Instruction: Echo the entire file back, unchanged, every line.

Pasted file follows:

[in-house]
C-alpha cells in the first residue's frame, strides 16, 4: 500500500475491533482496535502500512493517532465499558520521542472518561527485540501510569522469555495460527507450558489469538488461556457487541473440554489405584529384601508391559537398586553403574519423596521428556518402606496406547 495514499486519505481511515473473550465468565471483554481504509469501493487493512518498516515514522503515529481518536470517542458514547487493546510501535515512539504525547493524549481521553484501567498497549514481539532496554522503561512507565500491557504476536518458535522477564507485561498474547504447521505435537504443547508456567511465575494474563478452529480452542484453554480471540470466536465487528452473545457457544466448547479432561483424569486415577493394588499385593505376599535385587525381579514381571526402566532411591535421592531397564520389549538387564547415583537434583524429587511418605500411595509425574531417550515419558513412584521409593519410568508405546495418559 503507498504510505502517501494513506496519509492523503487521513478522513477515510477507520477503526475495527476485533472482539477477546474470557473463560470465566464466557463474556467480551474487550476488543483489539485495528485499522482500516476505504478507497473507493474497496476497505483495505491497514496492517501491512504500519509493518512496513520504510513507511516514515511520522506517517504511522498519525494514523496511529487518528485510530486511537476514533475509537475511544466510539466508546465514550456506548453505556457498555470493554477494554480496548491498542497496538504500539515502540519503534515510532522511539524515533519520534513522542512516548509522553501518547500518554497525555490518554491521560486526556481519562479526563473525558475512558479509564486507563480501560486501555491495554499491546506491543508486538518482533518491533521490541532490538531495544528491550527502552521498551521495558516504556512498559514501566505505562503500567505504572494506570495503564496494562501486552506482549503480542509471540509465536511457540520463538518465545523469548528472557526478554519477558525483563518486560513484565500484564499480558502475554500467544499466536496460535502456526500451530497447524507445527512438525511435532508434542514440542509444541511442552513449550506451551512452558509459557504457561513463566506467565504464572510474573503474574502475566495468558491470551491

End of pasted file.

[in-house]
C-alpha cells in the first residue's frame, strides 16, 4: 500500500475491533482496535502500512493517532465499558520521542472518561527485540501510569522469555495460527507450558489469538488461556457487541473440554489405584529384601508391559537398586553403574519423596521428556518402606496406547 495514499486519505481511515473473550465468565471483554481504509469501493487493512518498516515514522503515529481518536470517542458514547487493546510501535515512539504525547493524549481521553484501567498497549514481539532496554522503561512507565500491557504476536518458535522477564507485561498474547504447521505435537504443547508456567511465575494474563478452529480452542484453554480471540470466536465487528452473545457457544466448547479432561483424569486415577493394588499385593505376599535385587525381579514381571526402566532411591535421592531397564520389549538387564547415583537434583524429587511418605500411595509425574531417550515419558513412584521409593519410568508405546495418559 503507498504510505502517501494513506496519509492523503487521513478522513477515510477507520477503526475495527476485533472482539477477546474470557473463560470465566464466557463474556467480551474487550476488543483489539485495528485499522482500516476505504478507497473507493474497496476497505483495505491497514496492517501491512504500519509493518512496513520504510513507511516514515511520522506517517504511522498519525494514523496511529487518528485510530486511537476514533475509537475511544466510539466508546465514550456506548453505556457498555470493554477494554480496548491498542497496538504500539515502540519503534515510532522511539524515533519520534513522542512516548509522553501518547500518554497525555490518554491521560486526556481519562479526563473525558475512558479509564486507563480501560486501555491495554499491546506491543508486538518482533518491533521490541532490538531495544528491550527502552521498551521495558516504556512498559514501566505505562503500567505504572494506570495503564496494562501486552506482549503480542509471540509465536511457540520463538518465545523469548528472557526478554519477558525483563518486560513484565500484564499480558502475554500467544499466536496460535502456526500451530497447524507445527512438525511435532508434542514440542509444541511442552513449550506451551512452558509459557504457561513463566506467565504464572510474573503474574502475566495468558491470551491